The complexity of things - the things within things - just seems to be endless. I mean nothing is easy, nothing is simple. - Alice Munro
There are many complexities in the financial arrangements concerning both entities. This article will try to simplify the arrangement in order to explore a little recognized, yet extremely important, tax differential.
I struggled with going into the differences without recapitulating the taxation of MLPs. In the end, I think it best to lay them out, so we can draw appropriate conclusions. If you are comfortable with how MLPs are taxed, then you may want to skip down to the Comparative Difference section of this article.
LINE is taxed as an MLP. This structure causes distributions to have unusual characteristics. Each distribution consists of several "tax components". They could be taxed, in whole, or in part, as ordinary income, non-taxable Return of Capital [ROC] or capital gains.
The first step requires understanding the source of any distributions you received. Simply stated, the distributions are made from either Free Cash Flow, Financing, Dilution or Asset Liquidation. Free Cash Flow [FCF] is net earnings after expenses but before taking allowances for depreciation and depletion (D/D)
Let's say LINE has $10/unit of FCF and decides to distribute all of it to the unit-holders. The question is, how much, if any of this, is taxed and at what rate?
To answer this we need to go a little deeper. Let's say LINE actually earned $10, net of expenses and that D/D was $9/unit. So, for tax purposes LINE had net, taxable earnings of $1/unit ($10 earnings less D/D). So, your K-1 will report that $1 and you will pay tax at ordinary income rates on that $1. If LINE is in an IRA, this $1 is your UBTI (with a few minor adjustments).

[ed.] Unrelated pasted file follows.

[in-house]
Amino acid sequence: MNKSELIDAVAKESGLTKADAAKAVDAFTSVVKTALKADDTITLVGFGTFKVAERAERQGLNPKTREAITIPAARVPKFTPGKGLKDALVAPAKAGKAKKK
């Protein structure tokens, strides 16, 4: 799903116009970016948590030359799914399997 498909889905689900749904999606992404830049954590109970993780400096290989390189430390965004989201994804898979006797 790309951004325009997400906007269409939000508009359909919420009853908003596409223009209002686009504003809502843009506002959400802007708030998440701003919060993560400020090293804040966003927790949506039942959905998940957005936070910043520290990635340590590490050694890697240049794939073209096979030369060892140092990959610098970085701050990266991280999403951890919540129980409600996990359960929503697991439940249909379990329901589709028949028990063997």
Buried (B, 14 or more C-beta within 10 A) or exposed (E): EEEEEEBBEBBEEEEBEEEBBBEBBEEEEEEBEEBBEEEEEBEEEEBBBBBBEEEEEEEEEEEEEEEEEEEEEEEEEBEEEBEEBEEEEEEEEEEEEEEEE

In actuality, the K-1 reports the $1 as taxable in a round-about way, with pluses and minuses on various lines. So the K-1, line 1, may be more or less and the other lines make adjustments to get back to the $1, net. The remaining $9 is considered a return of capital and you pay no tax, but it reduces your basis by $9. This is important, because in future years, when you sell, your gain will be (for tax purposes) figured on your adjusted basis.
If you have owned LINE for many years, the annual distributions may have reduced your basis to zero. When this happens, future $9's lose their tax free feature and, instead you pay capital gains tax on the $9. Now, it is possible that in any given year, FCF will still be $10, and the distribution will still be $10, but the D/D allowance will be, say, $12. In this situation you will show a $2 loss.
This is a passive loss and cannot be deducted, currently, against anything. It is a "suspended loss". It can be deducted from LINE's future years taxable income, or carried forward until you sell your entire interest. However, the suspended loss can only be deducted against gains from LINE. When and if you sell any shares, we need to deal with recapture. Remember the depreciation/depletion allowances that shielded $9 of earnings from taxation? Well that "shield" was only temporary. When you sell your units, you have to bring back into income the depreciation/depletion allocated to your sale. This recapture is taxed as ordinary income, not capital gains. And, yes, if you held the MLP in an IRA, it's subject to UBTI.